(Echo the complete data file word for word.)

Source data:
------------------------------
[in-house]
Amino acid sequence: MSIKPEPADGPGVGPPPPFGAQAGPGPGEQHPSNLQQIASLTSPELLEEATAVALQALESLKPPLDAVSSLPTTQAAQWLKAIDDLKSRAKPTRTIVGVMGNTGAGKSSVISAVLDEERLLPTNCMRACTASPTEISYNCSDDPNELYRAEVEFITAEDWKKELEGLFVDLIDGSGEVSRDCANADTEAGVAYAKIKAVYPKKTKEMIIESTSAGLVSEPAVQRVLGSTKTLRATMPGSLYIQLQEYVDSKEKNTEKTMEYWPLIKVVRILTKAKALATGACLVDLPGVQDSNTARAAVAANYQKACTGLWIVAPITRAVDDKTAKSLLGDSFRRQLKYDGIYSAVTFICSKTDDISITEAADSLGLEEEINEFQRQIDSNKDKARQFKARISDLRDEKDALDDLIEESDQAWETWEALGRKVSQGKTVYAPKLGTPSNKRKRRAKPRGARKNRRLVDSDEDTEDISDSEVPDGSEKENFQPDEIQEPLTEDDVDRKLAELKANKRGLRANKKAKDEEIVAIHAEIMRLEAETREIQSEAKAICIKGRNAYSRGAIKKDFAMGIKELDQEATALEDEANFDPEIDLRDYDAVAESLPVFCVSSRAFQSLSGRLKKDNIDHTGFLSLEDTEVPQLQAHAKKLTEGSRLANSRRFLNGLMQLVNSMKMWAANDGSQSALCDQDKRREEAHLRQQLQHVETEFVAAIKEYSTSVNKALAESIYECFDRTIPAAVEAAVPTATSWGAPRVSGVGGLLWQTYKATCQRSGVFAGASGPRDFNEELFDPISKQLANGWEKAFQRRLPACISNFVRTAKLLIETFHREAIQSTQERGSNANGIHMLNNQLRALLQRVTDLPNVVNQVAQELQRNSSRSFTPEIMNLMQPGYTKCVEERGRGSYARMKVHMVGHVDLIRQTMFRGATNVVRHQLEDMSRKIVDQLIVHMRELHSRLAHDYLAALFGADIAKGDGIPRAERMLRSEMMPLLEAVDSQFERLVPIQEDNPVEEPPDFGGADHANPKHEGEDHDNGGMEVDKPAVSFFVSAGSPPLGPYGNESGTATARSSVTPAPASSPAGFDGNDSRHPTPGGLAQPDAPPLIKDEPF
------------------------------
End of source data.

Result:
[in-house]
Amino acid sequence: MSIKPEPADGPGVGPPPPFGAQAGPGPGEQHPSNLQQIASLTSPELLEEATAVALQALESLKPPLDAVSSLPTTQAAQWLKAIDDLKSRAKPTRTIVGVMGNTGAGKSSVISAVLDEERLLPTNCMRACTASPTEISYNCSDDPNELYRAEVEFITAEDWKKELEGLFVDLIDGSGEVSRDCANADTEAGVAYAKIKAVYPKKTKEMIIESTSAGLVSEPAVQRVLGSTKTLRATMPGSLYIQLQEYVDSKEKNTEKTMEYWPLIKVVRILTKAKALATGACLVDLPGVQDSNTARAAVAANYQKACTGLWIVAPITRAVDDKTAKSLLGDSFRRQLKYDGIYSAVTFICSKTDDISITEAADSLGLEEEINEFQRQIDSNKDKARQFKARISDLRDEKDALDDLIEESDQAWETWEALGRKVSQGKTVYAPKLGTPSNKRKRRAKPRGARKNRRLVDSDEDTEDISDSEVPDGSEKENFQPDEIQEPLTEDDVDRKLAELKANKRGLRANKKAKDEEIVAIHAEIMRLEAETREIQSEAKAICIKGRNAYSRGAIKKDFAMGIKELDQEATALEDEANFDPEIDLRDYDAVAESLPVFCVSSRAFQSLSGRLKKDNIDHTGFLSLEDTEVPQLQAHAKKLTEGSRLANSRRFLNGLMQLVNSMKMWAANDGSQSALCDQDKRREEAHLRQQLQHVETEFVAAIKEYSTSVNKALAESIYECFDRTIPAAVEAAVPTATSWGAPRVSGVGGLLWQTYKATCQRSGVFAGASGPRDFNEELFDPISKQLANGWEKAFQRRLPACISNFVRTAKLLIETFHREAIQSTQERGSNANGIHMLNNQLRALLQRVTDLPNVVNQVAQELQRNSSRSFTPEIMNLMQPGYTKCVEERGRGSYARMKVHMVGHVDLIRQTMFRGATNVVRHQLEDMSRKIVDQLIVHMRELHSRLAHDYLAALFGADIAKGDGIPRAERMLRSEMMPLLEAVDSQFERLVPIQEDNPVEEPPDFGGADHANPKHEGEDHDNGGMEVDKPAVSFFVSAGSPPLGPYGNESGTATARSSVTPAPASSPAGFDGNDSRHPTPGGLAQPDAPPLIKDEPF